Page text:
A wage garnishment can embarrass an employee, but organizations can offer financial wellness and budget programs to minimize its destructive impact.
Wage garnishment is a legal procedure in which an individual's employer is required by a court order or similar procedure to withhold earnings for the payment of a debt. The debt could be for a variety of reasons, such as child support, a credit card judgment or unpaid state or federal taxes. Wage garnishment can be a painful and embarrassing process for the employee. The employee can feel that their personal life or personal financial management issues are made know to their employment in general and to other employer's who work in the employer's finance and account departments and administer their wage garnishment, in particular.To help reduce the occurrence of garnishment and thus minimize its destructive impact, finance leaders may offer financial wellness programs, budget training and financial counseling.
Most people do not forego paying their debts for philosophical reasons. Most do so because they are experiencing temporary or ongoing financial difficulties that impact their ability to pay. Hence, when wages are garnished, the employees are usually placed under additional financial strain. According to the Department of Labor, the federal Consumer Credit Protection Act (CCPA) limits the amount of wages that can be garnished to the lesser of 25 percent of the disposable income or "the amount by which disposable earnings are greater than 30 times the federal minimum hourly wage."
This limitation does not apply to taxes or child support. For these, the limits are significantly higher. In addition, the CCPA protects employees from being released by employers for the garnishment of one debt; however, it does not protect employees against successive or subsequent instances. Thus, although there are legal limits, the financial strain may still be overwhelming.
According to the ADP Research Institute's, Garnishment: The Untold Story, employers also face financial risk exposure in wage garnishment cases. In most states, if a business is noncompliant with the laws involving earnings garnishment, it could be liable to the employee's creditor for the full judgment amount. In addition, employees often experience feelings of loss of control over their futures and believe that they are working for whomever they owe money to, not for themselves. These feelings and beliefs often lead to lower productivity and low motivation, which results in additional indirect costs for firms. Therefore, to help reduce their organization's potential exposure and liability, it behooves financial leaders to understand the concerns and to explore options to help prevent such occurrences.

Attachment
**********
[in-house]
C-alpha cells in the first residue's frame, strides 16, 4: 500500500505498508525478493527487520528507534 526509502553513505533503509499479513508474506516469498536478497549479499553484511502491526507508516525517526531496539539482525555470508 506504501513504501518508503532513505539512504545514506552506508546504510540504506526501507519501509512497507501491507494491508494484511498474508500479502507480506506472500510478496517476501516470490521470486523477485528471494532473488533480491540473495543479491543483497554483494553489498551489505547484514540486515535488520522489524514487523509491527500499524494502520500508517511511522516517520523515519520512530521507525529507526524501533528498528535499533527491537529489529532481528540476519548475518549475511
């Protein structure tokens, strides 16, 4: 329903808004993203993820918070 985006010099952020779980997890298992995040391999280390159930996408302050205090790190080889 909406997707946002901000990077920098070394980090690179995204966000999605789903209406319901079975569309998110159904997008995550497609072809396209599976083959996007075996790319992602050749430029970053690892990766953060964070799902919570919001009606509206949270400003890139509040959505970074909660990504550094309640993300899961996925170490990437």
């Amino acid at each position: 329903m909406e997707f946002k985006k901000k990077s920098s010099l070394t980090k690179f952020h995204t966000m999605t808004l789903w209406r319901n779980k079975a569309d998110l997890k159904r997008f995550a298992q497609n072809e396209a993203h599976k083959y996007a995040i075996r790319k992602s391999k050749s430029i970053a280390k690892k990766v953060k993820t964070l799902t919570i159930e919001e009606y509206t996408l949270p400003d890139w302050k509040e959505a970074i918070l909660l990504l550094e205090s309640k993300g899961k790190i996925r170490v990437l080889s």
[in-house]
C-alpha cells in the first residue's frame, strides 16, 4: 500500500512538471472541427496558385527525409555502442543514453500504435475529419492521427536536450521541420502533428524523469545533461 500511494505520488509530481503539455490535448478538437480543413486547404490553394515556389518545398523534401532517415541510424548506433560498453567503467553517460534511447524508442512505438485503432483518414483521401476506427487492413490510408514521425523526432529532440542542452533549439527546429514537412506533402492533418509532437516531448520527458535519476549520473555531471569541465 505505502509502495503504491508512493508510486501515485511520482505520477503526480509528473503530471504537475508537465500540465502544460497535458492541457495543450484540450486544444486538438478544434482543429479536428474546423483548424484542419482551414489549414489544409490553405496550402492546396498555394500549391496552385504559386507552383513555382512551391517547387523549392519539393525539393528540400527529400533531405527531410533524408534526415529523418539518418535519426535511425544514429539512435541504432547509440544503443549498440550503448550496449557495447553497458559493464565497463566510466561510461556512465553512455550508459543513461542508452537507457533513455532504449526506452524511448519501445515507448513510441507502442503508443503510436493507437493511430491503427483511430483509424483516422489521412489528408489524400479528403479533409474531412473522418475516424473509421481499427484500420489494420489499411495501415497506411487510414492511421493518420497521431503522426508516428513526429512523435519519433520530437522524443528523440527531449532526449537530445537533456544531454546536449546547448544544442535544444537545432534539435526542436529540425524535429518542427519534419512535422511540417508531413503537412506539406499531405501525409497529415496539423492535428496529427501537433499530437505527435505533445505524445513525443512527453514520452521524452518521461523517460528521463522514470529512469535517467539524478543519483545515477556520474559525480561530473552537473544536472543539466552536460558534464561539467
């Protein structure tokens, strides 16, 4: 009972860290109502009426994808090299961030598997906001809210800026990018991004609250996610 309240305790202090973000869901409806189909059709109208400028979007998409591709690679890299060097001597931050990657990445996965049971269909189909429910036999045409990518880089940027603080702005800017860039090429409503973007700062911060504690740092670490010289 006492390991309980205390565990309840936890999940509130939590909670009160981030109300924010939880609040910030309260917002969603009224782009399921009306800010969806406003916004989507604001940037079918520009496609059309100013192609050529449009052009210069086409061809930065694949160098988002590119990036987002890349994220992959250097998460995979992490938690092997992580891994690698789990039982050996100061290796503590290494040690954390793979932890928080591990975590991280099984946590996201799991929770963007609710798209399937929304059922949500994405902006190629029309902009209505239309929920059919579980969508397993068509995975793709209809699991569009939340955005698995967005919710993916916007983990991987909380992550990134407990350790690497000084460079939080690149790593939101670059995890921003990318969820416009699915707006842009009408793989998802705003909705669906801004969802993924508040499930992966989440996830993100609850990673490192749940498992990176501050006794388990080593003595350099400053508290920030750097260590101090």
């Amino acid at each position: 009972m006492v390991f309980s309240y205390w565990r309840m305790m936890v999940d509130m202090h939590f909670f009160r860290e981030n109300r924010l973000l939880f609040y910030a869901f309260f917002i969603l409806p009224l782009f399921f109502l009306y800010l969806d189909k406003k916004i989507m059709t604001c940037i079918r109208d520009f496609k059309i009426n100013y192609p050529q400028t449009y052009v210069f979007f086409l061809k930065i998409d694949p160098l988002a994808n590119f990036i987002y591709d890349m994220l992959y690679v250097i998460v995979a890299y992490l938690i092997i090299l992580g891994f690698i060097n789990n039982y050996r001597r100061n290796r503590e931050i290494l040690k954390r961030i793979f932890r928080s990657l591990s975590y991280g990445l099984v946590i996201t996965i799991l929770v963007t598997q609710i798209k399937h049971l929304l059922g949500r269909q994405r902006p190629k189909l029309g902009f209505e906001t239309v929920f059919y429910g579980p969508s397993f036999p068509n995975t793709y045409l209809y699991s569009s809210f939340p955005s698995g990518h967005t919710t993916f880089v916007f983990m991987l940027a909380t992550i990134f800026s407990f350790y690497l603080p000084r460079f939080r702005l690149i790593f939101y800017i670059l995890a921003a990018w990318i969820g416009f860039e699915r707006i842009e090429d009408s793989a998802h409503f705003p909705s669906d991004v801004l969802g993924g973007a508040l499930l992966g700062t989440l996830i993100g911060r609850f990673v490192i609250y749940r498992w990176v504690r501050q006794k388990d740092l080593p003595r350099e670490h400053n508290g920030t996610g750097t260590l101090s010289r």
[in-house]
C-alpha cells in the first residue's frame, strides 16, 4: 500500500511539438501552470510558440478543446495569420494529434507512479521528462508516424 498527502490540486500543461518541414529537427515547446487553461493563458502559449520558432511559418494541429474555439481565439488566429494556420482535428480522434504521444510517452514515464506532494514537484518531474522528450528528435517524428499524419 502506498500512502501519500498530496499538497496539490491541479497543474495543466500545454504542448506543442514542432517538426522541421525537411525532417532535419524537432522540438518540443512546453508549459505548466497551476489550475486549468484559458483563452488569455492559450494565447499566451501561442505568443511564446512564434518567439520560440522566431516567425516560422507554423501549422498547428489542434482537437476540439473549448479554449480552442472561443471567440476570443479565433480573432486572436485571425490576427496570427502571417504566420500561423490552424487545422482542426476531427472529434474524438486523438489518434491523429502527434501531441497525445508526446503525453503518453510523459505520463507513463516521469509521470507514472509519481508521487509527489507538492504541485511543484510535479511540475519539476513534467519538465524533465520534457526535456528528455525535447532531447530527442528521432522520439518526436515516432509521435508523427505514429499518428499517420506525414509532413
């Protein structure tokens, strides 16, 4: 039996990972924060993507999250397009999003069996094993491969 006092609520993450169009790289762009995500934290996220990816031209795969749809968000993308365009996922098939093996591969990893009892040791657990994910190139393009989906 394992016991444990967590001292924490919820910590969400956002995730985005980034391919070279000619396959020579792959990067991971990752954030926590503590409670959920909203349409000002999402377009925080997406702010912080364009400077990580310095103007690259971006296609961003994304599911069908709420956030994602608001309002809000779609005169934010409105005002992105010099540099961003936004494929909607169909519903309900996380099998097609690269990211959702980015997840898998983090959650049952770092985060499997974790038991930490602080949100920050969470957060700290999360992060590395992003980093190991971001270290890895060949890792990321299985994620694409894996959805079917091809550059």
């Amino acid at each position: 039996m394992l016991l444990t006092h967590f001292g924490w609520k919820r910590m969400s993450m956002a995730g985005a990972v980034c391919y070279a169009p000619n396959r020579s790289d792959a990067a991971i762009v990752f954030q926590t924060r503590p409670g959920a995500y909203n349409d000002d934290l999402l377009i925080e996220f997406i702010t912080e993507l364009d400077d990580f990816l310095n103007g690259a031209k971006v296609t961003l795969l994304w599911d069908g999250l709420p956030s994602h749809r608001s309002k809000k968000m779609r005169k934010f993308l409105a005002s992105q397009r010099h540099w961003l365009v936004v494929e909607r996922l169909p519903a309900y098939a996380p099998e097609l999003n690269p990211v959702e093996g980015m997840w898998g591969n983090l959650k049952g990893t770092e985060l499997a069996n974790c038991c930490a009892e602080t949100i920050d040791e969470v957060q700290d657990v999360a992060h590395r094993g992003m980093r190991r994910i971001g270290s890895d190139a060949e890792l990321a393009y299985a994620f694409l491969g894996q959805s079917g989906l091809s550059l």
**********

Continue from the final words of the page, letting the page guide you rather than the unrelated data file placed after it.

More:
Inside the Numbers
According to previously cited ADP report, approximately 7.2 percent of employees are subjected to wage garnishment. The two main reasons for this are child support and tax liens. The third reason, "other," includes consumer debt and student loans. For those between 35 and 44 years of age, the percentage increases to 10.5. The Midwest had noticeably higher rates of garnishment for child support, at 4.6 percent (compared to 3.9 percent for the South, which had the second highest rate) and "other" at 4.1 percent (compared to 3.2 percent for the West, in second place). In general, the group with the highest garnishment rate was lower middle income earners making $25,000 to $39,999 annually.
Prevention Through Education
Offering tax education may help decrease the number of IRS or state tax garnishments. Providing financial counselors who are knowledgeable about interacting with the IRS and entering into installment agreements or offers in compromise is another option. Offering counseling on managing funds to support child support payments can help employees avoid the failure to pay that results in garnishment. Furthermore, making private debt counseling services available and publicizing them can help employees learn the actions to take to avoid judgments. In addition, general financial wellness training offered periodically to all employees is a strong prevention tool and can help augment all employees' overall financial health, not just those at high risk.
Finance leaders must balance the offering of empathetic and consistent services to employees with wage garnishments, with the compliance requirements and the associated costs. They need to ensure that staff understand the issues for both the organization and the employees and to assist high-risk employees in developing sound financial management skills. Doing so can help employees manage their debt and may aid in minimizing the adverse impact of wage garnishment on employees and thus reduce the inherent risk for financial leaders and their organizations.
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